Shocking Cases Of People With Horns – News In History

Do you think it’s possible for people to grow horns? To the clear answer is no right? But taking a closer look into it, people CAN in fact grow horns!

The rare rare condition is known as cutaneous horns (No, this does not mean cute-horns like those fairytale unicorns.) So cutaneous horns or cornu cutaneum which in Latin causes unusual keratinous skin tumors to grow from the head and arms. these growths are made of compacted keratin, the same protein that makes hair and fingernails grow. Doctors suggest having them removed for fear that it might be cancerous, which is believed to be the case in at least one-third of these horn cases. But in the case of the other two-thirds of the cases that aren’t link to cancer, how do we explain those?
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One of the earliest accounts comes from the middle ages. Mary Davis an inhabitant of Great Saughall near Chester, England who dies at the age of 72 in 1688 seemed to have grown 4 cutaneous horns. Her portrait hangs in the British museum, near the Enlightenment Gallery. Some of what the inscription of the painting said was:

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“This is the portraiture of Mary Davis, an inhabitant of Great Saughall near Chester …When she was 28 years old an excrescence rose upon her head which continued thirty years…”

Now Mary had removed her horns. The Museum of Jurassic Technology in Culver City California claims that Mary Davis’ sole remaining horn is preserved and can be viewed there. It’s framed too. According to an early visitor to the museum, “The horn was blackish in color, not very thick or hard.”

In the 17th and 18th centuries, these type of people were treated as both creeps and amazing beings. Some thought it was natural while there were others who thought of it as a religious omen.

But there also some other appearances of horns that were total hoaxes. Back in the 1880s and long before photoshop, pranksters in Bradford County, Pennsylvania were attaching deer horns to human skulls and burying them – to be conveniently “discovered” some time later. The reason is still unknown but the skulls did pass on to the American Investigating Museum in Philadelphia from where they’ve since vanished and presumed stolen. That’s just weird!

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According to the World Journal of Surgical Oncology, when human horns appear, most commonly it’s the head, neck and the backs of hands that are affected. This leads many medical professionals to propose a connection between the growths and chronic exposure to the sun’s ultraviolet rays. As most of those afflicted are of an elderly age (mostly in their 60s and 70s) – a survey conducted by the WJSO reported an average age of 57 and evidence seems to support the theory that long-term UV exposure combined with age-related skin degeneration may explain the growth of human horns.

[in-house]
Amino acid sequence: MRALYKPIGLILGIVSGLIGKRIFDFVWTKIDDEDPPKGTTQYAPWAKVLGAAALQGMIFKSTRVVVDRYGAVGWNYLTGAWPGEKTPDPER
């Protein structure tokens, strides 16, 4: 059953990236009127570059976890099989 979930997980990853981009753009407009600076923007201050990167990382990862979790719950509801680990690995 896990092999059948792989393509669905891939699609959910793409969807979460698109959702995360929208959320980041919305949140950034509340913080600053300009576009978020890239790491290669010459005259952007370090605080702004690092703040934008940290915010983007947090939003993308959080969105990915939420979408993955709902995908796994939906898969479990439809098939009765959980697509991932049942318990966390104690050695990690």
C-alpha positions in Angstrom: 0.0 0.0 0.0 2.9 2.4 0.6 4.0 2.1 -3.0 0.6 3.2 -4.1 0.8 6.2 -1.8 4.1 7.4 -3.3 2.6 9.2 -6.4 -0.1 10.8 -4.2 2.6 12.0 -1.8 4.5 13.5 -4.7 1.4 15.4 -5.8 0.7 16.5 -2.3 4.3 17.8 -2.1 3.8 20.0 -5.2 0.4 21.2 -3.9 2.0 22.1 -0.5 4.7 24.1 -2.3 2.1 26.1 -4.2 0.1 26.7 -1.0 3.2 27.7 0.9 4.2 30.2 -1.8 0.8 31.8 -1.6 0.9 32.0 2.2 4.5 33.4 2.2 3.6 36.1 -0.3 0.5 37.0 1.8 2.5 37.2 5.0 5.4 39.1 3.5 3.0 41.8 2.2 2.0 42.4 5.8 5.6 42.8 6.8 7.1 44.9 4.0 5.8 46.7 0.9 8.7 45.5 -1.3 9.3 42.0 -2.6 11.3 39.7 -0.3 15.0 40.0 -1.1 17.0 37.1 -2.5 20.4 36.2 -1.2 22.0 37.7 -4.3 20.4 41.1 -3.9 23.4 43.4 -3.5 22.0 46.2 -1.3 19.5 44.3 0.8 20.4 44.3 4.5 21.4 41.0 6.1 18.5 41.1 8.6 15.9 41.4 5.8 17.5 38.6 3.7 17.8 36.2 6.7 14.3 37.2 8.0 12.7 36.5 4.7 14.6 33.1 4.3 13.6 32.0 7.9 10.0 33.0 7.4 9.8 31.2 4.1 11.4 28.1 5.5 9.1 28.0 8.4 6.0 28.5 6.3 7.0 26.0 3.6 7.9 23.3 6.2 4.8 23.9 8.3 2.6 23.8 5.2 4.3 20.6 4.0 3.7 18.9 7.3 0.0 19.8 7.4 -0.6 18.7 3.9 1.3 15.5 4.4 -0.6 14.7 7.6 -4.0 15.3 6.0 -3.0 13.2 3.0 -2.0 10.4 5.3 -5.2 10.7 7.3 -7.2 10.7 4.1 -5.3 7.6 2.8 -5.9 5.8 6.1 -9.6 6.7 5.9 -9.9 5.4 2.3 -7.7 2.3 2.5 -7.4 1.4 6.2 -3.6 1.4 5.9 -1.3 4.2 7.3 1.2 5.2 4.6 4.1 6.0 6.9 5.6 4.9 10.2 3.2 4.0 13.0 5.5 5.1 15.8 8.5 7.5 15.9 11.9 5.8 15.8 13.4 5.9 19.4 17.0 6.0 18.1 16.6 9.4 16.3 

Another case was with Madame Dimanche, a 19th century woman in Paris, widow in her 70s not only grew a human horn nearly nearly 23 cm (about 10 inches) long, but waited 6 years before requesting a doctor to remove it.

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A wax model of her head is on display at the Mütter Museum, The College of Physicians of Philadelphia, US so you can go see what she looked like.

Today in very recent days, this medical condition still exists. For example, an elderly Chinese woman, Zhang Ruifang, of Linlou village, grew a horn on her forehead that resembles a goat’s horn!!! The horn is 2.4 inches in length and now appears to have another growth emerging from the other side. People call her “Devil Horns Grandmother” (http://www.dailymail.co.uk/news/article-1256398/Chinese-grandmother-grows-devil-horns.html).

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Another Chinese granny – Granny Zhao, as she’s called locally – has grown a 15 cm (6 inch) horn from her forehead. She’s 95-years-old woman and doesn’t show any signs of wanting it removed. She says “It causes me no discomfort, but blocks part of my view.” According to family members, the horn first appeared 3 years ago and was thought to be a mole.

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A man, 93-year-old Ma Zhong Nan also from China, said his horn began growing after he cut his scalp while combing his hair.

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Saleh Talib Saleh, aged 81, is from Yemen, and says he used to dream of growing horns. See, dreams really can come true!

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